I hope you find the sketches interesting and motivational.

Clear skies, Dale

two slithers of silver!

2nd January 2014

I got a quick walk up the hill behind the house this afternoon with 8×32 Nikon binoculars, I scanned for Venus at 4.20 and was surprised to see a very thin crescent moon in the same fov, also even in the binoculars Venus was a sharp and beautiful crescent, I walked home quickly and made a memory painting in watercolours to try and capture a totally exquisite sight 🙂

Crescent moon with a crescent Venus

Dale

Mentioned in Dispatches!

Shortly before Christmas having lost my bookmarked link to my own website, I Googled ‘Chippingdale Observatory’ and was delighted to come across some unsolicited kind and positive comments from Brian & Jan Halls of Cokeham Observatory down in Sussex UK. I dropped them a note as a thank you and received this generous reply, I’m so delighted with this I thought I would share it with you 🙂

“Hi Dale,

Thank you for your comments – you may be pleased to know that you are also mentioned in the January 2014 issue of the newsletter of Worthing Astronomers – (we are members) – and which I edit.
You can read it here – http://issuu.com/brianhalls/docs/wa_064_january_2014

I found your website informative and having the same ethos as myself – hoping to get people to look through their telescopes and draw what they see if they cannot image. There is certain satisfaction about putting pencil to paper and drawing the storms of Jupiter and the crescent Venus.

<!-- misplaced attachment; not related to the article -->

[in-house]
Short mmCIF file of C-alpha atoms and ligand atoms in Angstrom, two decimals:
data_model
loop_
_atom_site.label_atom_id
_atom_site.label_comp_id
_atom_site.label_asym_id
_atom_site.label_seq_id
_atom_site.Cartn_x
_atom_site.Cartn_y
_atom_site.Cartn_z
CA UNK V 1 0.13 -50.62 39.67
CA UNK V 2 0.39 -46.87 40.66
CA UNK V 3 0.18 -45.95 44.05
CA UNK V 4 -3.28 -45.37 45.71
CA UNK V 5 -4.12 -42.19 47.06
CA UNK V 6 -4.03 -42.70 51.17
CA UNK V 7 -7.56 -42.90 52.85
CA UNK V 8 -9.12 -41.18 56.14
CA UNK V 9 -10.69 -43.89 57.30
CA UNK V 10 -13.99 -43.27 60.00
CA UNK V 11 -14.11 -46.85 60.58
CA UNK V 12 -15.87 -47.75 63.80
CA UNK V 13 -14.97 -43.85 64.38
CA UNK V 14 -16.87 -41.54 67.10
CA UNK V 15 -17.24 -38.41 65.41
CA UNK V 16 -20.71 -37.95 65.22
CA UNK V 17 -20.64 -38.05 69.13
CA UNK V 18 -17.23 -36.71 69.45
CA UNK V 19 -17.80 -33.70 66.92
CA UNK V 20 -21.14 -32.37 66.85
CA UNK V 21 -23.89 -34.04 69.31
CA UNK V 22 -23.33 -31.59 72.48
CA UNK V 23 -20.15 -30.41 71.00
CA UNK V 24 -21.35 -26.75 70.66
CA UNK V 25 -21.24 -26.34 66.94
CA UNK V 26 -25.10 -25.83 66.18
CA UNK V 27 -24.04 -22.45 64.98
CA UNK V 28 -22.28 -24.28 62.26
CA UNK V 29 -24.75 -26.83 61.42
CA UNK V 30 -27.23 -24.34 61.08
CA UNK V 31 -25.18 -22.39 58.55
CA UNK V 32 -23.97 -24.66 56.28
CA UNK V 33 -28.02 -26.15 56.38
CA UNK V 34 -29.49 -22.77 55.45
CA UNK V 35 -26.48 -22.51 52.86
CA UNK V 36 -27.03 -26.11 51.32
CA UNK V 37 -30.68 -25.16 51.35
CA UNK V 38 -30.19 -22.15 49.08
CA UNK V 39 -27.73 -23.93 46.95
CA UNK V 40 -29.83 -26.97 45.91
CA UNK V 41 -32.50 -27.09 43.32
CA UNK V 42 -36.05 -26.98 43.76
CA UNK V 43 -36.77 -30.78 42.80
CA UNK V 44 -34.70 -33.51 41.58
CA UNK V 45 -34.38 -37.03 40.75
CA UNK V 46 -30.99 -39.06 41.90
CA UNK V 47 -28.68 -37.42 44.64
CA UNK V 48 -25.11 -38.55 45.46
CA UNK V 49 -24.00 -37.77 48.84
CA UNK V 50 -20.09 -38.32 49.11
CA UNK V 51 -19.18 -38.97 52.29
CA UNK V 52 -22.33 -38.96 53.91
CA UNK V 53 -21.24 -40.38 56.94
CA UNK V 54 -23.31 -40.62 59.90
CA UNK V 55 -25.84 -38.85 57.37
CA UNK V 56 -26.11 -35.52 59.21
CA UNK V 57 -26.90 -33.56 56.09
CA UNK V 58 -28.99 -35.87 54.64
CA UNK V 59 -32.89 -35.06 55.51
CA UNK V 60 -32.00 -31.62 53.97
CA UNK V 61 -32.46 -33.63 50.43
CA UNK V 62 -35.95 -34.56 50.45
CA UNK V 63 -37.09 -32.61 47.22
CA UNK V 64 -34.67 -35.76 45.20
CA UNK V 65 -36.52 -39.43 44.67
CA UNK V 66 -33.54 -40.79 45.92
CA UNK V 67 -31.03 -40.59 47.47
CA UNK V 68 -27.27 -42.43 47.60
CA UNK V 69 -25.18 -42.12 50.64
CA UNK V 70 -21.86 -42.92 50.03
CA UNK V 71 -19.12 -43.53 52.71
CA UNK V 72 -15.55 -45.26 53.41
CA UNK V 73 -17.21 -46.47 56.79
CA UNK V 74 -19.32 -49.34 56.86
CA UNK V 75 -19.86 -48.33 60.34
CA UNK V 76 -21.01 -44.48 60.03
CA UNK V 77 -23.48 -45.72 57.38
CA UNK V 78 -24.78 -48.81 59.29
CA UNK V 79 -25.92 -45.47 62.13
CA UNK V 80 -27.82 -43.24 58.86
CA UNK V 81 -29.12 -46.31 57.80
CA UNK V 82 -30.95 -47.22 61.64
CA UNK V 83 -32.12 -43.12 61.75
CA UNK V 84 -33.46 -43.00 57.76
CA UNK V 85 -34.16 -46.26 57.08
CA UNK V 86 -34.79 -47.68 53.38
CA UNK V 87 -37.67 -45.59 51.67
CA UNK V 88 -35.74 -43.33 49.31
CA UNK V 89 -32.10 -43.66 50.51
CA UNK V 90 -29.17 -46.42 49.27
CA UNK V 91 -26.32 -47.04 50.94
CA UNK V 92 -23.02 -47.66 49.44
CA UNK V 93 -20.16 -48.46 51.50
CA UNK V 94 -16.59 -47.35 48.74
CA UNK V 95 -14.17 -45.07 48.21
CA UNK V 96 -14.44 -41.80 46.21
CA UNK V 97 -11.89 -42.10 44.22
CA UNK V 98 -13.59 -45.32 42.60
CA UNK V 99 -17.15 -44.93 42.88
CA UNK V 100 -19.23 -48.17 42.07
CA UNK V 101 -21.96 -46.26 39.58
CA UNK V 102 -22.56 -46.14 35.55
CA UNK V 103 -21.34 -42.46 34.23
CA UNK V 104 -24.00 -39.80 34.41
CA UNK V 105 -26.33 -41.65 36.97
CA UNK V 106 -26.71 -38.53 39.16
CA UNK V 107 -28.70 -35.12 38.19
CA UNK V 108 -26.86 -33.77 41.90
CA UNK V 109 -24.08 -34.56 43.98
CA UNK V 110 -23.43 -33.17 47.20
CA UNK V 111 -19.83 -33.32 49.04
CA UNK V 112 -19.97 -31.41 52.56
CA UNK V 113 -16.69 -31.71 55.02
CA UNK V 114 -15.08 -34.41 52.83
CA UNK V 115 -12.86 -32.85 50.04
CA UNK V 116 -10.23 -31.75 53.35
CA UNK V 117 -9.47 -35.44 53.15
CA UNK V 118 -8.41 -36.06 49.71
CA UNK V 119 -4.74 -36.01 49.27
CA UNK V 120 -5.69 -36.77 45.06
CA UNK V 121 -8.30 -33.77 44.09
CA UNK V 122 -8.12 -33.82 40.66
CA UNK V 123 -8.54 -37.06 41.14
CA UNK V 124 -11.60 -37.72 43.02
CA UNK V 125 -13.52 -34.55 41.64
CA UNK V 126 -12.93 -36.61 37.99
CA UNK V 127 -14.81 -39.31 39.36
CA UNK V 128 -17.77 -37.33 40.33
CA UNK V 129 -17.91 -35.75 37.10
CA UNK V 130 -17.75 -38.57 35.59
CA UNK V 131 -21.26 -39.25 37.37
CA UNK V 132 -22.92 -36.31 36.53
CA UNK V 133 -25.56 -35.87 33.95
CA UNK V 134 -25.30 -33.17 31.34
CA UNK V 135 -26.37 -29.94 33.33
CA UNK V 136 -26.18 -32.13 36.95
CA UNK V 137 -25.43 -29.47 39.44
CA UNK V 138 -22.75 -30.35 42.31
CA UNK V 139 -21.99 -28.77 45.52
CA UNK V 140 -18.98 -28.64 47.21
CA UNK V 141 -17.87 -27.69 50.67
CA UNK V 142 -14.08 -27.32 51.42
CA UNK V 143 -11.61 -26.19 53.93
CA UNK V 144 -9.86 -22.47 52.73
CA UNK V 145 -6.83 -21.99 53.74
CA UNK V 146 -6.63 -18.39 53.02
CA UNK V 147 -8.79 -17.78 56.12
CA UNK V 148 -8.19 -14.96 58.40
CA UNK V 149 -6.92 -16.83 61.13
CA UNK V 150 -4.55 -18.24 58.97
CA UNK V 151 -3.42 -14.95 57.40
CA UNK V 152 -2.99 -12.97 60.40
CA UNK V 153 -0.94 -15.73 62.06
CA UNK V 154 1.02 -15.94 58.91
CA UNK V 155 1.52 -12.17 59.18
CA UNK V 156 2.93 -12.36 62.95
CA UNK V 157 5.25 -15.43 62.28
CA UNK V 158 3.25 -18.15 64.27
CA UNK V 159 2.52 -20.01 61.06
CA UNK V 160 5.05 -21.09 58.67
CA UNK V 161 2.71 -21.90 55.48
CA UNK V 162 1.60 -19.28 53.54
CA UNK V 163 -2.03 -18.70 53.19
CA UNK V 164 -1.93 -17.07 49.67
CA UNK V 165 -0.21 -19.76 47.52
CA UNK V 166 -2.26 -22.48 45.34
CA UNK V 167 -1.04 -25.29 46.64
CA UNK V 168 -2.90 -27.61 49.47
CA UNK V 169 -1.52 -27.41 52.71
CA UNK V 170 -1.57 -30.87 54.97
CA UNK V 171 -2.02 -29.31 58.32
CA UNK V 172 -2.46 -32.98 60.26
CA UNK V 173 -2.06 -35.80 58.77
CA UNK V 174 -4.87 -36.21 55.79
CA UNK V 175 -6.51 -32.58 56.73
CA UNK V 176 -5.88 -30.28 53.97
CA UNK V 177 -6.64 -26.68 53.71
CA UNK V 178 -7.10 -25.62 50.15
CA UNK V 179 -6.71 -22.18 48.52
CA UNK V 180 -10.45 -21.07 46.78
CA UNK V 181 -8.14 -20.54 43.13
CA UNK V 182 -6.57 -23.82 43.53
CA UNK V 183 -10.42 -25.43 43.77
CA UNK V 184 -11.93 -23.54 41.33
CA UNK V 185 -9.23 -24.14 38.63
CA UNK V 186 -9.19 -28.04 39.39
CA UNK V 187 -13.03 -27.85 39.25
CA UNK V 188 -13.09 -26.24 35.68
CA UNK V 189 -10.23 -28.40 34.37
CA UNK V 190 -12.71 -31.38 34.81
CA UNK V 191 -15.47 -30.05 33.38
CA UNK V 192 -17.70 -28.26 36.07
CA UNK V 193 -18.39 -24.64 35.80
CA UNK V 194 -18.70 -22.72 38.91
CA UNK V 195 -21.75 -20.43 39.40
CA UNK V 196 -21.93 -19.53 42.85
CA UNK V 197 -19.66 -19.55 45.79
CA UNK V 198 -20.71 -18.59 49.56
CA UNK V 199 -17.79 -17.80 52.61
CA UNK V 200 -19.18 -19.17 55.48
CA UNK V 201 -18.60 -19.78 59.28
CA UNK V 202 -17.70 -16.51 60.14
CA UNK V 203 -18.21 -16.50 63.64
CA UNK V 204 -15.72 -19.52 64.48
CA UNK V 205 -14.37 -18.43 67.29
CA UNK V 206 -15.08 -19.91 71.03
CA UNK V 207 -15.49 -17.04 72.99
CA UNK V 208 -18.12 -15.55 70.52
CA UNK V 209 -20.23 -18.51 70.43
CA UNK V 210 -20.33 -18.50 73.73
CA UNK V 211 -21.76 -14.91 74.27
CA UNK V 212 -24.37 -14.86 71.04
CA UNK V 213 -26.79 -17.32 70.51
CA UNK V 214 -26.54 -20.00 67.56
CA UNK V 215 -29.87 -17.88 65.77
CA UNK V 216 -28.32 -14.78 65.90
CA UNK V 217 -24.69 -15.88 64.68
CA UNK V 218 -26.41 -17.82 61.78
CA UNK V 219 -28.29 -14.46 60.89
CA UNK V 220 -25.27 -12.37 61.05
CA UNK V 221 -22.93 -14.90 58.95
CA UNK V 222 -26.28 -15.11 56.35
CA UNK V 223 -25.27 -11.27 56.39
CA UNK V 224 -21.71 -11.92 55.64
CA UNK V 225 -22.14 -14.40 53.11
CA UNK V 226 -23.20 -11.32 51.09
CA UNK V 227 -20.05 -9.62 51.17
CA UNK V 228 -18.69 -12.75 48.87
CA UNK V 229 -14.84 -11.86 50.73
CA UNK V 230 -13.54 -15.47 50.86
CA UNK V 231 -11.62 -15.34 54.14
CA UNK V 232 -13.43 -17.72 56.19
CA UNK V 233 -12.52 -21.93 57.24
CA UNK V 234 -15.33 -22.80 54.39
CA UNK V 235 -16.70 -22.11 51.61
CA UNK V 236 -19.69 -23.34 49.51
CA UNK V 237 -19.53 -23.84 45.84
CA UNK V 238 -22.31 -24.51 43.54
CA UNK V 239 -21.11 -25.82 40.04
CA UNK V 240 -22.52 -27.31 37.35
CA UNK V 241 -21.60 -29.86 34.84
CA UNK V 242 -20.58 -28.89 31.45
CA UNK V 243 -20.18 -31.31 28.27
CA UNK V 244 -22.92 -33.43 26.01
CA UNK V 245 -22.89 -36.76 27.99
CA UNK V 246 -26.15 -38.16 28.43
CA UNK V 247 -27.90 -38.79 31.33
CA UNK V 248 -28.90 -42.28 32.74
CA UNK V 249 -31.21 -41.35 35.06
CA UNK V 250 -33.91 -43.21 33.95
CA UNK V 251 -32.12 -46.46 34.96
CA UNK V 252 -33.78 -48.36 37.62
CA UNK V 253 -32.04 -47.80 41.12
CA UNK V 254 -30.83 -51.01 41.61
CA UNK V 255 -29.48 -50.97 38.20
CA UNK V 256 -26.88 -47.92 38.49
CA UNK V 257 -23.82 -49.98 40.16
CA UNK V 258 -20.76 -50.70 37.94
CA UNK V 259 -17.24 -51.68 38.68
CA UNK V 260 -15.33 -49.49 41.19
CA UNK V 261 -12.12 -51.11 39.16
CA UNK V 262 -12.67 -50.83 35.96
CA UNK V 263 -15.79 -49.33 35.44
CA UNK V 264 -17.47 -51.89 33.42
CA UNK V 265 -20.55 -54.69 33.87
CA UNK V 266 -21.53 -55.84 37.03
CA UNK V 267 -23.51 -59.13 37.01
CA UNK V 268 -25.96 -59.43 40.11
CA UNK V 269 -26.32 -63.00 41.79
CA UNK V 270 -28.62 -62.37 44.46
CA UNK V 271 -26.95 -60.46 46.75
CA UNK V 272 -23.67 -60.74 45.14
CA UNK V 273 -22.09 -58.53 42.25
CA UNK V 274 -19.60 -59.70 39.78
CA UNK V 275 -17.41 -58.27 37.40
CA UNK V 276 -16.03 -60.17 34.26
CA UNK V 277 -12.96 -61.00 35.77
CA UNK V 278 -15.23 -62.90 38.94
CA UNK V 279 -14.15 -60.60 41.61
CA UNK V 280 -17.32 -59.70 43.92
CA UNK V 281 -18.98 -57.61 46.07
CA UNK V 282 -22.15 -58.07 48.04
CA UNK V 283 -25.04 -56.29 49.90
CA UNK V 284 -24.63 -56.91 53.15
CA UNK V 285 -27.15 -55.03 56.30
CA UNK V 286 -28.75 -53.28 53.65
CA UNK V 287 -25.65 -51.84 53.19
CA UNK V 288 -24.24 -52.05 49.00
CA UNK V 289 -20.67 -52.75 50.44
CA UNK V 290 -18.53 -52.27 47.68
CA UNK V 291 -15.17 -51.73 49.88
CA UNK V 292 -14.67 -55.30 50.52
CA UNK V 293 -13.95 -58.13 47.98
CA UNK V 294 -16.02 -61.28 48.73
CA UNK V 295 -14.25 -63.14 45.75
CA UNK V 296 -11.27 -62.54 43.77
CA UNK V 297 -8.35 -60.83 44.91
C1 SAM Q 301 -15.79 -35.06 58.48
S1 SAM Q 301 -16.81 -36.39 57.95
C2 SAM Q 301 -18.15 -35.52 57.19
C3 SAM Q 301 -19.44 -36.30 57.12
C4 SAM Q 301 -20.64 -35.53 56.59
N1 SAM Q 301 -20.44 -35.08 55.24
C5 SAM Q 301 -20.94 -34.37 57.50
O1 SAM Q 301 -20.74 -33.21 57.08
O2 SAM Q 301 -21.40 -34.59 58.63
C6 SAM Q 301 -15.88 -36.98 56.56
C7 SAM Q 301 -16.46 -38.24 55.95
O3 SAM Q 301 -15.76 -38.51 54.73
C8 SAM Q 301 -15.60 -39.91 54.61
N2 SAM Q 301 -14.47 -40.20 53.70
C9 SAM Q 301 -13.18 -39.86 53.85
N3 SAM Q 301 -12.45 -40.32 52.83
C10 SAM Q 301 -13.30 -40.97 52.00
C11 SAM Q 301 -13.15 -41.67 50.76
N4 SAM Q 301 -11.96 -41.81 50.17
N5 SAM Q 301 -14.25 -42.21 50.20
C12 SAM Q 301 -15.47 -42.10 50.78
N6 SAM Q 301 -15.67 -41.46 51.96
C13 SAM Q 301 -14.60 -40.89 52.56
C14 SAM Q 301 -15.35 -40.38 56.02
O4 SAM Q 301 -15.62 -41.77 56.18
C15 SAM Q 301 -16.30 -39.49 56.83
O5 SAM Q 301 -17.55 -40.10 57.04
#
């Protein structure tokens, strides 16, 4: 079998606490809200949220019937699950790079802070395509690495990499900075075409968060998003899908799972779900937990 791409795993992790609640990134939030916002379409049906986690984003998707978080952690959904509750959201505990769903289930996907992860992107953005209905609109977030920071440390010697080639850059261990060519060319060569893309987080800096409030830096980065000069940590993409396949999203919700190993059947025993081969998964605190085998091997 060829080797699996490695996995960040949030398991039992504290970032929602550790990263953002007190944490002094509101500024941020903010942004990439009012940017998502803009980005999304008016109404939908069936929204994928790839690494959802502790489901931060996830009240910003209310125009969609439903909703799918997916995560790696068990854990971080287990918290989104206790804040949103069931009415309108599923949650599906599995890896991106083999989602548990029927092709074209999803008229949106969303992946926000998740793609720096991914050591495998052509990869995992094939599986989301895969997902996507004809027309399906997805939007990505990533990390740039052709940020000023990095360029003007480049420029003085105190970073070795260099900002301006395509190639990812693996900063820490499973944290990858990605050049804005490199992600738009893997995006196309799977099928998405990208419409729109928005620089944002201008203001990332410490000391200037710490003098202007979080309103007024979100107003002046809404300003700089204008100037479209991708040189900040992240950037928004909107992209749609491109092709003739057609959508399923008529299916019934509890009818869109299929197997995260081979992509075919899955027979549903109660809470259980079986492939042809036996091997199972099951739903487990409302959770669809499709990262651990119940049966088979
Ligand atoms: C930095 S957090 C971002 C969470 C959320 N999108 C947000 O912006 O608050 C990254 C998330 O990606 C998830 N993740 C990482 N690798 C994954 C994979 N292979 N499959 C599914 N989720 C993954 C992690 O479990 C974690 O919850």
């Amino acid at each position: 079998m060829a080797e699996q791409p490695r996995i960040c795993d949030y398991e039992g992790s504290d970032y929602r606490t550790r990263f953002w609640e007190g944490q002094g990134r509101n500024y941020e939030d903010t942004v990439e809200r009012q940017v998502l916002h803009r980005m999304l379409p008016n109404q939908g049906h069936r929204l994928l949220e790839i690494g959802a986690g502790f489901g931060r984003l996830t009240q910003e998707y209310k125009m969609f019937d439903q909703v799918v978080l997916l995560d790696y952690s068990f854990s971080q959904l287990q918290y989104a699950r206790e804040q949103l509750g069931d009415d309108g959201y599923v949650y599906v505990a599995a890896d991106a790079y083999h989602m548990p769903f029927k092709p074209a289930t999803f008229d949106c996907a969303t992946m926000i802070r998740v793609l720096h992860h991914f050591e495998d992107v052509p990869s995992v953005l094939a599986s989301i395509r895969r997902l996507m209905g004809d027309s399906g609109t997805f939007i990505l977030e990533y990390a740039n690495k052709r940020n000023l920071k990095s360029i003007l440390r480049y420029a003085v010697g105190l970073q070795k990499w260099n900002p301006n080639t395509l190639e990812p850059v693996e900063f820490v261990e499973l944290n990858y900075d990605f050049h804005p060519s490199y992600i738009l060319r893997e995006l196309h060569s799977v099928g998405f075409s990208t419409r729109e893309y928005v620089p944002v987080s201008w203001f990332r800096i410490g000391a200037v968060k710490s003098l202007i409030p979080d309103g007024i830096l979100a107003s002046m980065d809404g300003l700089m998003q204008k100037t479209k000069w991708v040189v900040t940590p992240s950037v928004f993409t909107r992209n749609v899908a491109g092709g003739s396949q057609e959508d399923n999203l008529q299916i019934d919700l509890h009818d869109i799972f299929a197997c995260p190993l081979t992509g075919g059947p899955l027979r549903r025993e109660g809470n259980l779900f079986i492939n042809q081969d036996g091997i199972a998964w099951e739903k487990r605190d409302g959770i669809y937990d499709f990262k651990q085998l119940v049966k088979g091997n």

I am also interested in your observatory page due to the provenance of your telescope. I have followed Will Hay’s astronomical career with interest – someone wrote an interesting article about Hay and observations in a BAA Journal a few years back.

Best wishes and plenty of clear skies in 2014 from both of us.

Jan and Brian”

Back on the Arp Safari

                                                     Blog for December 30th 2013

A couple from last night and I’m back on the ‘Arp Safari’.

Arp 37 is actually better known as M77 in Cetus an object that I have sketched a number of times before, this one was deliberately just for my Arp project, lots of detail seen in this very interesting galaxy, perhaps not as much of the faint extended halo that can be seen in some CCD images a I would have liked. The sky was somewhat ‘milky’ with the SQM reading just 19.05 compared with 20.70 the previous evening, any moisture in the air causes light scatter and brings the London glow to the south, regrettably, closer to home!

Spectacular Arp 37 aka Messier M77

Next we have Arp 123 aka NGC’s 1888 & 1889, a tiny pair of galaxies low in Orion close to the Lepus border, so even lower into the murk than my first observation, that notwithstanding some useful detail was seen and sketched, notably the hooked southern tip, and a faint, ghost like presence on the opposite side of the main galaxy to the minute NGC 1889. Also noted is the way the brighter central region of 1888 starts level with 1889 and extends towards the south but shows no extension northwards, interesting.

Arp 123, a tiny but delightful duo in Orion

I have also attached a rough detail sketch labeling the galaxies FYI.
labelled detail of Arp 123
I hope that some of you find these to be of interest?
I take this opportunity to wish you all a very Happy New with good observing sessions throughout.
Carpe Noctrum, Dale